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Reporting Guidelines for Experimental Research: A Report from the Experimental Research Section Standards Committee

Published online by Cambridge University Press:  20 August 2014

Alan Gerber*
Affiliation:
Yale University, New Haven, CT, USA
Kevin Arceneaux
Affiliation:
Temple University, Philadelphia, PA, USA
Cheryl Boudreau
Affiliation:
University of California, Davis, Davis, CA, USA
Conor Dowling
Affiliation:
University of Mississippi, University, MS, USA
Sunshine Hillygus
Affiliation:
Duke University, Durham, NC, USA
Thomas Palfrey
Affiliation:
Caltech, Pasadena, CA, USA
Daniel R. Biggers
Affiliation:
Yale University, New Haven, CT, USA
David J. Hendry
Affiliation:
Yale University, New Haven, CT, USA

Abstract

The Standards Committee of the Experimental Research Section of the American Political Science Association has produced reporting guidelines that aim to increase the clarity of experimental research reports. This paper describes the Committee's rationale for the guidelines it developed and includes our Recommended Reporting Standards for Experiments (Laboratory, Field, Survey). It begins with a content analysis of current reporting practices in published experimental research. Although researchers report most important aspects of their experimental designs and data, we find substantial omissions that could undermine the clarity of research practices and the ability of researchers to assess the validity of study conclusions. With the need for reporting guidelines established, the report describes the process the Committee used to develop the guidelines, the feedback received during the comment period, and the rationale for the final version of the guidelines.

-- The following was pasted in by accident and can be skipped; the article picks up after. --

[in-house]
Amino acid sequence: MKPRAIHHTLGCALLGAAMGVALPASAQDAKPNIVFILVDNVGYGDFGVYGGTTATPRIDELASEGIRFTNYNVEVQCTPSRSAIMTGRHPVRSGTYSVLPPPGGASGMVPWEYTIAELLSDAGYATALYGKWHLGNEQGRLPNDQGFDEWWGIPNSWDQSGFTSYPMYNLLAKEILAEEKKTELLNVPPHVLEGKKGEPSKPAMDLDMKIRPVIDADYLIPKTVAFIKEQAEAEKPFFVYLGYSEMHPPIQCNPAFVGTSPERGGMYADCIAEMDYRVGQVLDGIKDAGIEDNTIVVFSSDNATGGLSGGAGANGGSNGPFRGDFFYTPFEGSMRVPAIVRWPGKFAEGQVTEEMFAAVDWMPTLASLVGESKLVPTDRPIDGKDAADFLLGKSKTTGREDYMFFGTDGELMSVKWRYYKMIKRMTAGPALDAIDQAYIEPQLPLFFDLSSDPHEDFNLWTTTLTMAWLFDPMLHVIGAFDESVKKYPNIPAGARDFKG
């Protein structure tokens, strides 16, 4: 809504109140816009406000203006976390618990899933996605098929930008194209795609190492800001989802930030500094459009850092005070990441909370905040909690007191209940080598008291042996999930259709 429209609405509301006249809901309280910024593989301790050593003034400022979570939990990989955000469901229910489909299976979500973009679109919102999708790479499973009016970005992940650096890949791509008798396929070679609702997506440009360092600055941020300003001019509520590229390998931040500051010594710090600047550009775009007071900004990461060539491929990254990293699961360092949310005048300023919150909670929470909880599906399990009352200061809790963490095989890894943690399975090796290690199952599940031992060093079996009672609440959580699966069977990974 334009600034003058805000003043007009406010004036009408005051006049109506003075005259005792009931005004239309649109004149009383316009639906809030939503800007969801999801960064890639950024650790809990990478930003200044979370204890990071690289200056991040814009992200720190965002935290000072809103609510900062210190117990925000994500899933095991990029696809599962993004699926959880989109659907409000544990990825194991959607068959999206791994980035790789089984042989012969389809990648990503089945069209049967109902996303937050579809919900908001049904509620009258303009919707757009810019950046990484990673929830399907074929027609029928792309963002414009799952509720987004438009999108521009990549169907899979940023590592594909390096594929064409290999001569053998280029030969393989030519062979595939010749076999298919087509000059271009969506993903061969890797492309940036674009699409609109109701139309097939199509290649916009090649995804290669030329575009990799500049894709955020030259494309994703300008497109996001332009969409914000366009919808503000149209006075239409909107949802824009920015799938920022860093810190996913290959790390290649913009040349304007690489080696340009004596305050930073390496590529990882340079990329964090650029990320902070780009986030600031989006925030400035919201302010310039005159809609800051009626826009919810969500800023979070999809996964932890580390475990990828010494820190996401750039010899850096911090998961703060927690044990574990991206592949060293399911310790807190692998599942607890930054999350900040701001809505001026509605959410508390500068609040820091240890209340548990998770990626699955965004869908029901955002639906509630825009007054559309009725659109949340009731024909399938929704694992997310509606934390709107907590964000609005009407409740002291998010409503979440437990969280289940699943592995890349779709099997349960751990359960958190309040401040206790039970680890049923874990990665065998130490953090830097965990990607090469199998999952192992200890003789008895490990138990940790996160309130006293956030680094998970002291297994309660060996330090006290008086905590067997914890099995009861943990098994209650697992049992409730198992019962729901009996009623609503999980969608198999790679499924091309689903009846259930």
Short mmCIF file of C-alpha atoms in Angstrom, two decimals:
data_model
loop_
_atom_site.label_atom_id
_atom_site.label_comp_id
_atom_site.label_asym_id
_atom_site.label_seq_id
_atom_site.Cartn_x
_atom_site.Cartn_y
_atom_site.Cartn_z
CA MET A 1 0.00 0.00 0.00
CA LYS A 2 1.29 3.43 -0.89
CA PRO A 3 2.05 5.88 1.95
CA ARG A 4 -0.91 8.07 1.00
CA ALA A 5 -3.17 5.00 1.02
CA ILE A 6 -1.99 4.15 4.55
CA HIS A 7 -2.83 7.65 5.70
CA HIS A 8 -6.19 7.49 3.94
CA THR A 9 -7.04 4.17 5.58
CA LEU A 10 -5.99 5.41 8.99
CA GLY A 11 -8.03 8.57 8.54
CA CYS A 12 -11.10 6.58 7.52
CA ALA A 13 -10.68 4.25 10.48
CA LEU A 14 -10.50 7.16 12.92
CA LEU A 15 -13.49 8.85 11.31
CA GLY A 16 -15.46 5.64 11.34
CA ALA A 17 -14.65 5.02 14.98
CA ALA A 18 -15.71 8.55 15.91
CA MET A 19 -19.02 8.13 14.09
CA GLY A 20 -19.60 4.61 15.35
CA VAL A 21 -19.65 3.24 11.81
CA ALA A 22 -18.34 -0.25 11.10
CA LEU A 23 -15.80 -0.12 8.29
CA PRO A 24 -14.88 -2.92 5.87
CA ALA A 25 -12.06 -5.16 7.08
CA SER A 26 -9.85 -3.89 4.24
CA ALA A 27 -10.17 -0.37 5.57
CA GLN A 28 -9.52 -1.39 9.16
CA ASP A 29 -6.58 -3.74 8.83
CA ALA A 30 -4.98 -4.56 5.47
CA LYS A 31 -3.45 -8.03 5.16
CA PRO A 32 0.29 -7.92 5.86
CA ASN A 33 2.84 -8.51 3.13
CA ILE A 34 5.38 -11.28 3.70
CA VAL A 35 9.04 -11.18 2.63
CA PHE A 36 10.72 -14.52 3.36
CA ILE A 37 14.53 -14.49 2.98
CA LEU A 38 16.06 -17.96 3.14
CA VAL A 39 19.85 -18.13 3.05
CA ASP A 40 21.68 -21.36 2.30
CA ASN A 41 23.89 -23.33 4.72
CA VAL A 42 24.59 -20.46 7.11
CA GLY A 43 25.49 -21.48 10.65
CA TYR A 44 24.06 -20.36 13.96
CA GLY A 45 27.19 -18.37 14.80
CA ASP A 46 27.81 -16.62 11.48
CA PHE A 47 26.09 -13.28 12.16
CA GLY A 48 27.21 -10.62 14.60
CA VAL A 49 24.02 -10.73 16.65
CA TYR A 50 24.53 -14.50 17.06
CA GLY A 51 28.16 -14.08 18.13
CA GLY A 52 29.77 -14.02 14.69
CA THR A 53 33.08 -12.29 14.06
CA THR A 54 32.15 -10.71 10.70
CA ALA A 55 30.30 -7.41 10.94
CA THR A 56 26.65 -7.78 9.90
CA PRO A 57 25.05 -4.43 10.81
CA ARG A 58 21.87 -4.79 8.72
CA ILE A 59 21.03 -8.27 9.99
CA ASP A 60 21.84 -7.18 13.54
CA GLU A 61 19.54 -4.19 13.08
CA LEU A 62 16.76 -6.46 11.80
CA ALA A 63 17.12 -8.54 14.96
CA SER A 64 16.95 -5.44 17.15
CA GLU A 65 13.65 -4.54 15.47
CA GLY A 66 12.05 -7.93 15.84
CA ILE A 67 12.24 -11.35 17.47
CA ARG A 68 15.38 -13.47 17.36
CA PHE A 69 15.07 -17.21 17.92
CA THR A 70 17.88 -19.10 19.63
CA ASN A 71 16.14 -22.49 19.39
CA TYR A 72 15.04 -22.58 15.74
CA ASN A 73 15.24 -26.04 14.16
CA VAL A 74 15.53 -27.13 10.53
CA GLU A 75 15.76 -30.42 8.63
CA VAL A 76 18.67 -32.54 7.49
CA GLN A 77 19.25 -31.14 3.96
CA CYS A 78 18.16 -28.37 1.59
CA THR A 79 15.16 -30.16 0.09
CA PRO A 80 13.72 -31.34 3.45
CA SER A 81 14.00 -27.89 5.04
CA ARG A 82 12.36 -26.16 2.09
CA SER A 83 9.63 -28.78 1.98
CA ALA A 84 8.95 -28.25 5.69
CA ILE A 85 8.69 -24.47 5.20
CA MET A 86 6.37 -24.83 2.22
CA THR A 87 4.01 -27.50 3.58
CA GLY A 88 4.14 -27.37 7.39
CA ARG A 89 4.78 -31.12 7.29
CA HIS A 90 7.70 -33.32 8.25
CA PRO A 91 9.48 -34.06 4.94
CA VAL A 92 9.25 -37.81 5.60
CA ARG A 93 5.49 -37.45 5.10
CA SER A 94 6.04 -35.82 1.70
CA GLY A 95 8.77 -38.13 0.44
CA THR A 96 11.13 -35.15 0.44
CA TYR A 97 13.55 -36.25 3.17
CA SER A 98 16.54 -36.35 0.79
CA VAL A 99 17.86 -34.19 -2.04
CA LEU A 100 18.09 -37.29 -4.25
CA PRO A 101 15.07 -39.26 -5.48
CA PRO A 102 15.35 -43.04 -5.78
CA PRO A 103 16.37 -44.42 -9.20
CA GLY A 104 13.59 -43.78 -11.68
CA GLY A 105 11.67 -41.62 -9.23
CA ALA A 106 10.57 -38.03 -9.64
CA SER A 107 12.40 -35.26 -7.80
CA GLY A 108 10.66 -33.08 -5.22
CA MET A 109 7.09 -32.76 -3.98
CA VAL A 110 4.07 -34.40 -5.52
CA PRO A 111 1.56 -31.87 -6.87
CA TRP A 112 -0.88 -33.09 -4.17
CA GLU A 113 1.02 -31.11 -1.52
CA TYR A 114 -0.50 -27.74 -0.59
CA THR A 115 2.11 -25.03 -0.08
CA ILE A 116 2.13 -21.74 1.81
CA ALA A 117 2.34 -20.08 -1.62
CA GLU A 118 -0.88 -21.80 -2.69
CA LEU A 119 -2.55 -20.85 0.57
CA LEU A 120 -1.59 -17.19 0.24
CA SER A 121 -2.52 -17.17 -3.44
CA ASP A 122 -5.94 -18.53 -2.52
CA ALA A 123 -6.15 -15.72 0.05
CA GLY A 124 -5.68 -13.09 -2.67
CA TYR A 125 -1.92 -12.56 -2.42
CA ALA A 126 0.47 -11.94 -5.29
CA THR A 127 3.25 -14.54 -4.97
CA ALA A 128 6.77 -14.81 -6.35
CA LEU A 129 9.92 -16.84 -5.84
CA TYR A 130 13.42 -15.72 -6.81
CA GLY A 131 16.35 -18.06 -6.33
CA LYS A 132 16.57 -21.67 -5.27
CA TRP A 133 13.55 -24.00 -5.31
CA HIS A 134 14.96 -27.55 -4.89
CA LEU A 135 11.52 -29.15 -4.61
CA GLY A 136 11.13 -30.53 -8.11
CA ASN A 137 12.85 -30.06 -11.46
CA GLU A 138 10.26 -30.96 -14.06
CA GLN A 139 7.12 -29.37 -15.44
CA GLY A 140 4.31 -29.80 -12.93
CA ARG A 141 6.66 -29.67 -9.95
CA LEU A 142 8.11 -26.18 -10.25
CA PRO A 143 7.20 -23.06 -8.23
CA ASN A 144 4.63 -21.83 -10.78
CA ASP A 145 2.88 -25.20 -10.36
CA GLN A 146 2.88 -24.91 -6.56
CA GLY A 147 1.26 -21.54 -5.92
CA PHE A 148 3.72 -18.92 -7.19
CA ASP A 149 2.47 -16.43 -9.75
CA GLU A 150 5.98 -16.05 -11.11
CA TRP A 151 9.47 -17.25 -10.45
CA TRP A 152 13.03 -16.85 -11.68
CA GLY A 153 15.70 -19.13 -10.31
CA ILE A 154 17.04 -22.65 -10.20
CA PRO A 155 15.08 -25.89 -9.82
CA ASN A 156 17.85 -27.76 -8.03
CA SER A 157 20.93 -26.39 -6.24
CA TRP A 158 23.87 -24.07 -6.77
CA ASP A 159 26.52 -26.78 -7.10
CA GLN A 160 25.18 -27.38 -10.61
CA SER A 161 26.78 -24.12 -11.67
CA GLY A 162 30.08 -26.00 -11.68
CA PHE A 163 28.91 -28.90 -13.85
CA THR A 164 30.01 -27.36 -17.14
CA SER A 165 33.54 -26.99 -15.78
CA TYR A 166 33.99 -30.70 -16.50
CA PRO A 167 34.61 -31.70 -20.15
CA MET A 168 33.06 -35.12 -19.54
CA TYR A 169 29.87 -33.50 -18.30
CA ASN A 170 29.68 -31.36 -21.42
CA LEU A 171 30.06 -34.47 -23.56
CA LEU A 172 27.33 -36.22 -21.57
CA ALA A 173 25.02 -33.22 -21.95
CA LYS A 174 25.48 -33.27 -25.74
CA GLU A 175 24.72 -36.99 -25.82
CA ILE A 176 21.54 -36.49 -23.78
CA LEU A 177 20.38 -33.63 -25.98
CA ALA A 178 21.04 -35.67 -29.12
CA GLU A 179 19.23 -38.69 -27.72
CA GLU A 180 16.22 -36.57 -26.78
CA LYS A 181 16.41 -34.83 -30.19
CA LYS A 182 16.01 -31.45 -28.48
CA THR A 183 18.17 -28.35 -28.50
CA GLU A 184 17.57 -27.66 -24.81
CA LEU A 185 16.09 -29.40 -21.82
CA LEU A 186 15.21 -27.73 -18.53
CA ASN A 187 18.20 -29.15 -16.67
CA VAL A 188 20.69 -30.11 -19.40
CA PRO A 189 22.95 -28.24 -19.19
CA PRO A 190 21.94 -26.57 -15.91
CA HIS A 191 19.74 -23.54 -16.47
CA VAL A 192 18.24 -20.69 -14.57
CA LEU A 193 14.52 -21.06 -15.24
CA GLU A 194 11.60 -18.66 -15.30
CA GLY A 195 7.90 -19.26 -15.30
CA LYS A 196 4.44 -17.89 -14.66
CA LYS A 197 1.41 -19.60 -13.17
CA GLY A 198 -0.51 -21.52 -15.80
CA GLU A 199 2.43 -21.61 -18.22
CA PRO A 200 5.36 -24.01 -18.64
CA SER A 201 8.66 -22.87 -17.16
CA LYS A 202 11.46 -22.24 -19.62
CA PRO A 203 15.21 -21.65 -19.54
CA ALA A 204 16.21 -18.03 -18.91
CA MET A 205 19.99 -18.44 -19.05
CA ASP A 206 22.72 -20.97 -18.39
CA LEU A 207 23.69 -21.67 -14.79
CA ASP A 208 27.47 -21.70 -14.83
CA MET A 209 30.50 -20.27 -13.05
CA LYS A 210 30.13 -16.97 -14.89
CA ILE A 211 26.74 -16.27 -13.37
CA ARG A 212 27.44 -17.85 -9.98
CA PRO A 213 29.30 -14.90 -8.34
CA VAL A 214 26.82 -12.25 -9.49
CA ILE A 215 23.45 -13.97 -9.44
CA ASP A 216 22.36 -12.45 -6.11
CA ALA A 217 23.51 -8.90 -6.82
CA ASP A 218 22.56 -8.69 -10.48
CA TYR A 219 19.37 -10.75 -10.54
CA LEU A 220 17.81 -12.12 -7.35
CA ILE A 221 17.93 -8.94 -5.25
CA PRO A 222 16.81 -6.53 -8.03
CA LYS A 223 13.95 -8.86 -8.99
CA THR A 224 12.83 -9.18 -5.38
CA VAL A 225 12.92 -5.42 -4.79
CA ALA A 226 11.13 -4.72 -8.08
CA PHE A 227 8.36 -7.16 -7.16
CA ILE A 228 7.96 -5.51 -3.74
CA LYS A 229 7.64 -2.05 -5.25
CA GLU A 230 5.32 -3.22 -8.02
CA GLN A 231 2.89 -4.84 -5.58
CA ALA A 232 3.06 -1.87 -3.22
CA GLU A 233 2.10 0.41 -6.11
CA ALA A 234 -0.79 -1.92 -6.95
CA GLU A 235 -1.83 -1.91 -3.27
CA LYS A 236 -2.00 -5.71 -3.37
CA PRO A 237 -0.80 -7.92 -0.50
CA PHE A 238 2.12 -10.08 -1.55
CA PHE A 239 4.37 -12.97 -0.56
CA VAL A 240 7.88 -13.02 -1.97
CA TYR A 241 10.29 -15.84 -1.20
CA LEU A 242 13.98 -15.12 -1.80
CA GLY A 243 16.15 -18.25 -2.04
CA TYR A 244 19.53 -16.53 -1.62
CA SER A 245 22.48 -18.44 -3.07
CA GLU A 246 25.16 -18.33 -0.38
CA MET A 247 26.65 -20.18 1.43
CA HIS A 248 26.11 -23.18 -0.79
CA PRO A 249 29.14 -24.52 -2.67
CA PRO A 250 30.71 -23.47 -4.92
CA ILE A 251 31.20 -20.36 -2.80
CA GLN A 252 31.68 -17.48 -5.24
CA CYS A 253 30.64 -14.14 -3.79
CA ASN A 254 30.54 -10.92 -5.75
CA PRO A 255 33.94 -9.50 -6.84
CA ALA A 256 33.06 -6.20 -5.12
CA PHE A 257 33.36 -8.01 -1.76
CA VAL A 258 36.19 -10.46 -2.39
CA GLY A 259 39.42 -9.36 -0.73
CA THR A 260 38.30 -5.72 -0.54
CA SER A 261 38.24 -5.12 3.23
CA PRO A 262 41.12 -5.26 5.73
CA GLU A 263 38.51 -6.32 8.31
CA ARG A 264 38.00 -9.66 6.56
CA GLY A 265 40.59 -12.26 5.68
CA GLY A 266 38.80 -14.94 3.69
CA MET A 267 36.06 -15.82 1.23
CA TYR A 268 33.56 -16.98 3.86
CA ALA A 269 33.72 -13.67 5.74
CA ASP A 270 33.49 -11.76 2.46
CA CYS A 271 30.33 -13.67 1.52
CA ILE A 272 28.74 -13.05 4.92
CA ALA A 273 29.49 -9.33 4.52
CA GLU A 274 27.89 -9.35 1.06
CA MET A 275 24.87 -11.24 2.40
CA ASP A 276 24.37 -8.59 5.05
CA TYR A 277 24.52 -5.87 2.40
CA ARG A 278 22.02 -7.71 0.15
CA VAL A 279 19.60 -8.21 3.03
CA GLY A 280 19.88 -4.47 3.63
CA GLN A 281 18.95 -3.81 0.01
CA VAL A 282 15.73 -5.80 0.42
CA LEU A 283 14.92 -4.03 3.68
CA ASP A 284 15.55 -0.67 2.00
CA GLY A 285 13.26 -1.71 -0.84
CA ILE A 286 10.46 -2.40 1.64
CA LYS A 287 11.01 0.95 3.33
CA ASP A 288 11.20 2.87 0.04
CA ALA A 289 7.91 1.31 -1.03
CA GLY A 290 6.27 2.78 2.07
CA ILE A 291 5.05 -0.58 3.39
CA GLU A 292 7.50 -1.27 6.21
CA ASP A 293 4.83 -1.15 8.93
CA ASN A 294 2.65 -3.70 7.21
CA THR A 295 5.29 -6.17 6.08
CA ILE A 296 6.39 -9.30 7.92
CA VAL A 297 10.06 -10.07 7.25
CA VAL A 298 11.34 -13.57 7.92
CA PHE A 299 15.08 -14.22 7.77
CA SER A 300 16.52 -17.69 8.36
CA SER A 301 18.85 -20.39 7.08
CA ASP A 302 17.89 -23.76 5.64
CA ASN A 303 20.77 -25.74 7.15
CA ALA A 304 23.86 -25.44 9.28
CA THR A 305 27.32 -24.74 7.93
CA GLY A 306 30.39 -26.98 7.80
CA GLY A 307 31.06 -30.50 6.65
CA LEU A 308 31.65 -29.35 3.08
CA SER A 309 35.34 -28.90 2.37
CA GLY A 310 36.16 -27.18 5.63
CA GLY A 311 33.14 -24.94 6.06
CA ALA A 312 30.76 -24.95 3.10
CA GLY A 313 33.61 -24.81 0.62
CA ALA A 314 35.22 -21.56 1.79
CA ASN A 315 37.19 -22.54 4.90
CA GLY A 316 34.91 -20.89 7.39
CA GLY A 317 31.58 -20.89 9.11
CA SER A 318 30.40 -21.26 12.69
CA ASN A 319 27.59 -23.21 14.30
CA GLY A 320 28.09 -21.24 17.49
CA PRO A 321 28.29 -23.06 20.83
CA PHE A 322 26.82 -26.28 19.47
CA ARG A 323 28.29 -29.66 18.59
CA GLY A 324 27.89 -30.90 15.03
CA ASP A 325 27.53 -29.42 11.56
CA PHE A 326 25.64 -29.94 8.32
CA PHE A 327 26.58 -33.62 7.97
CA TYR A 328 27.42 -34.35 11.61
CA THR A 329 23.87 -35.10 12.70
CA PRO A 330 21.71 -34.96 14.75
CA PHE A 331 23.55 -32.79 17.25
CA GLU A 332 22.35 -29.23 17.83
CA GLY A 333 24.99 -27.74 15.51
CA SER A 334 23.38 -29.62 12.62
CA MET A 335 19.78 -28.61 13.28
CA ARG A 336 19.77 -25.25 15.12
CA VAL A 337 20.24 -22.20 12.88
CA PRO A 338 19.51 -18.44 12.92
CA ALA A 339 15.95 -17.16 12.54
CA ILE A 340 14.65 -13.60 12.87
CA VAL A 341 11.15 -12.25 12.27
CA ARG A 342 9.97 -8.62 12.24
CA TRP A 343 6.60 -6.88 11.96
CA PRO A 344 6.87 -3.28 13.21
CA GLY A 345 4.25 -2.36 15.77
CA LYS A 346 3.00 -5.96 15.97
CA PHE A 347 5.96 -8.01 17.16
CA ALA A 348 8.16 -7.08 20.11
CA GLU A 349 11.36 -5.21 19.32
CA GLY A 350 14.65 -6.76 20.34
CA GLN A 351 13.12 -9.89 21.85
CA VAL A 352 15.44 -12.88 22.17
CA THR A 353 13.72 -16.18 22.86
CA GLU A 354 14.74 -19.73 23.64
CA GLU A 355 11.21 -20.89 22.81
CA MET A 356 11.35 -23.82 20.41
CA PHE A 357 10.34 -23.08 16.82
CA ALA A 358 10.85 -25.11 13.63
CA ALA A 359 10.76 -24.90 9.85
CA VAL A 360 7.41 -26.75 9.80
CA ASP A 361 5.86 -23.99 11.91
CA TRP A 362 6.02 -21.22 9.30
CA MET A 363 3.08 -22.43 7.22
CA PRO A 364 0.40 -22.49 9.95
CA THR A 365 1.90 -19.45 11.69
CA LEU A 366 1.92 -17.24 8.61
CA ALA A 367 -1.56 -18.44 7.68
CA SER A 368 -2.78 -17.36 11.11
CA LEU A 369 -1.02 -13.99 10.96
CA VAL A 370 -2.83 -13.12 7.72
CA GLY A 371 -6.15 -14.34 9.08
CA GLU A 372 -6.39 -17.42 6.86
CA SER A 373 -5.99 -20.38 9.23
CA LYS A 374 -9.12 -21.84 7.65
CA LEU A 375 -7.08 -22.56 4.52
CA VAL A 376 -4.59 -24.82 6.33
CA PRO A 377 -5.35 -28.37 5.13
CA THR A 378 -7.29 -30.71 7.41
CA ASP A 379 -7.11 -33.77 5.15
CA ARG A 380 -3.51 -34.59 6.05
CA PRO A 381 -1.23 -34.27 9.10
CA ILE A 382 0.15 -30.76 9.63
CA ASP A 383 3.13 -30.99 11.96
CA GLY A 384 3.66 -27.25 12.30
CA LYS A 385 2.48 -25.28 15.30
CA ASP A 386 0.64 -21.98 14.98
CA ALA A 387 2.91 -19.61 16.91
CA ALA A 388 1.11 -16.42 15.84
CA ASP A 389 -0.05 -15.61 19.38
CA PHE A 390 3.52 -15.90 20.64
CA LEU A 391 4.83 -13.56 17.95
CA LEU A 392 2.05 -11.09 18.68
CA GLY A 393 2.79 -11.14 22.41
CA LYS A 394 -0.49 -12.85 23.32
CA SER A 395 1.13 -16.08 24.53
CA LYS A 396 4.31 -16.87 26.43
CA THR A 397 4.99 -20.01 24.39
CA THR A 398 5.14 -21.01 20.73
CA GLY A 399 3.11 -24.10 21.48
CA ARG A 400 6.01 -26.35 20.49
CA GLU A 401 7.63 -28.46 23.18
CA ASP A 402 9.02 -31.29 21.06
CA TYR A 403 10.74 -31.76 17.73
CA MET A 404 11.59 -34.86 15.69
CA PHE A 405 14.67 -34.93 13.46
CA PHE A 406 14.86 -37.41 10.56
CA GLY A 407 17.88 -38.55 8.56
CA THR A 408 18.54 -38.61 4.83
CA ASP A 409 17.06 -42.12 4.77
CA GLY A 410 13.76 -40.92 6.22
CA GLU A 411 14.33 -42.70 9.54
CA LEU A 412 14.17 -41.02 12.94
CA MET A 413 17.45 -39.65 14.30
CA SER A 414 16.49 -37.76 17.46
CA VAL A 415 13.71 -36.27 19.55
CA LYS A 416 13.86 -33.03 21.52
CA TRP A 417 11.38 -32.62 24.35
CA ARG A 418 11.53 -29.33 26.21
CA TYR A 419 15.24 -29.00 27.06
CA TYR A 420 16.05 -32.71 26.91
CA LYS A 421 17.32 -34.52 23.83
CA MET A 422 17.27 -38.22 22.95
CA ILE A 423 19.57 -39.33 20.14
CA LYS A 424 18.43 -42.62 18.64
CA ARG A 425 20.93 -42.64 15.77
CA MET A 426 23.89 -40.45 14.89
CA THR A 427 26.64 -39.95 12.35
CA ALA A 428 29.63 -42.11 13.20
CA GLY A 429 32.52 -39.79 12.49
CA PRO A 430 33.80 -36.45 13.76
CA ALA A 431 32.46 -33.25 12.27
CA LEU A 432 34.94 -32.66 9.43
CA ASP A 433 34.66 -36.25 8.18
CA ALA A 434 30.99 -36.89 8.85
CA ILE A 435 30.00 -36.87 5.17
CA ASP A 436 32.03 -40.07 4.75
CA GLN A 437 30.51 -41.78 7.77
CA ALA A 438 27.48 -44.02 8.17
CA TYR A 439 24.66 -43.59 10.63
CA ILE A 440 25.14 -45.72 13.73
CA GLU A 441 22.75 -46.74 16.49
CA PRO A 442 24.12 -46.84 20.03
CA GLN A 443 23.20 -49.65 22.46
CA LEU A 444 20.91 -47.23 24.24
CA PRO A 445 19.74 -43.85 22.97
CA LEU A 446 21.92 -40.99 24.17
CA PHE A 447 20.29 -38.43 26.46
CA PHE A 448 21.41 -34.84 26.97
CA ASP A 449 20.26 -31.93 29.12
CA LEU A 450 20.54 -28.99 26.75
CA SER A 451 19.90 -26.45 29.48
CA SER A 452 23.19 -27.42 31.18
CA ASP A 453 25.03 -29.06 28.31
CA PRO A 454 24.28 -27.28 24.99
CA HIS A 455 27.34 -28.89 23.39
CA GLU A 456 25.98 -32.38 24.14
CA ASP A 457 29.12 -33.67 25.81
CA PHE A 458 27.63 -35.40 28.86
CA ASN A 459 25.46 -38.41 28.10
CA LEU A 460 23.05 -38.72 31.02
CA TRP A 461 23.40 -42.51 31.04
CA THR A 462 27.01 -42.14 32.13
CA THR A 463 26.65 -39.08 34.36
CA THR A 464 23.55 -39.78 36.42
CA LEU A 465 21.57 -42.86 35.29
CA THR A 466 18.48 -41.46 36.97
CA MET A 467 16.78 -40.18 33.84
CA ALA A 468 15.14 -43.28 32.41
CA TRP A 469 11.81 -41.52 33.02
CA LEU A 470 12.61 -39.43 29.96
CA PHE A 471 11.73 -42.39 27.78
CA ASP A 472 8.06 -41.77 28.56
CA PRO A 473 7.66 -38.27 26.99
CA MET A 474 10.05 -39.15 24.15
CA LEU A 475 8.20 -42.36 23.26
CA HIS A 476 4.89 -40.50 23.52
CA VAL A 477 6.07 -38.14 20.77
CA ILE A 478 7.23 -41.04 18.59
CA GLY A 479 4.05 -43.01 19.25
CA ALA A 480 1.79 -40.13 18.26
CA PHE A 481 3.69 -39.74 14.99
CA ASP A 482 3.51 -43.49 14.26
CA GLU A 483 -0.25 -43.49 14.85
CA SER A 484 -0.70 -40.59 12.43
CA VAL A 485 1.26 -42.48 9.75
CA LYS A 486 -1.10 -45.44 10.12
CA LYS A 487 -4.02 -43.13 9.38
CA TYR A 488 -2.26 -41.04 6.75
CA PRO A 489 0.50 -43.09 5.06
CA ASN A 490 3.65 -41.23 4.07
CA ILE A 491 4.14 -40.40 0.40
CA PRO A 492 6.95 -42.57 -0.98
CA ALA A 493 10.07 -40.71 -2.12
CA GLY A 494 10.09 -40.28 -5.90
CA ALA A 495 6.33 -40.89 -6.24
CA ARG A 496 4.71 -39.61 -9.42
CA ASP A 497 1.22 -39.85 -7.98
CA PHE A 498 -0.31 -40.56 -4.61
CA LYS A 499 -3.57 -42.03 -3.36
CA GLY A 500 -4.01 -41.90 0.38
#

Type
Research Article
Copyright
Copyright © The Experimental Research Section of the American Political Science Association 2014 

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References

REFERENCES

APA Publications and Communications Board Working Group on Journal Article Reporting Standards (JARS). (2008). Reporting standards for research in psychology: why do we need them? What might they be? American Psychologist, 63 (9), 839851.CrossRefGoogle Scholar
Mutz, D. C. and Pemantle, R. (2013). The perils of randomization checks in the analysis of experiments. Typescript. University of Pennsylvania.Google Scholar
Palfrey, T. and Porter, R. (1991) Guidelines for submission of manuscripts on experimental economics. Econometrica, 59 (4), 11971198.CrossRefGoogle Scholar
Supplementary material: PDF

Gerber Supplementary Material

Appendix

Download Gerber Supplementary Material(PDF)
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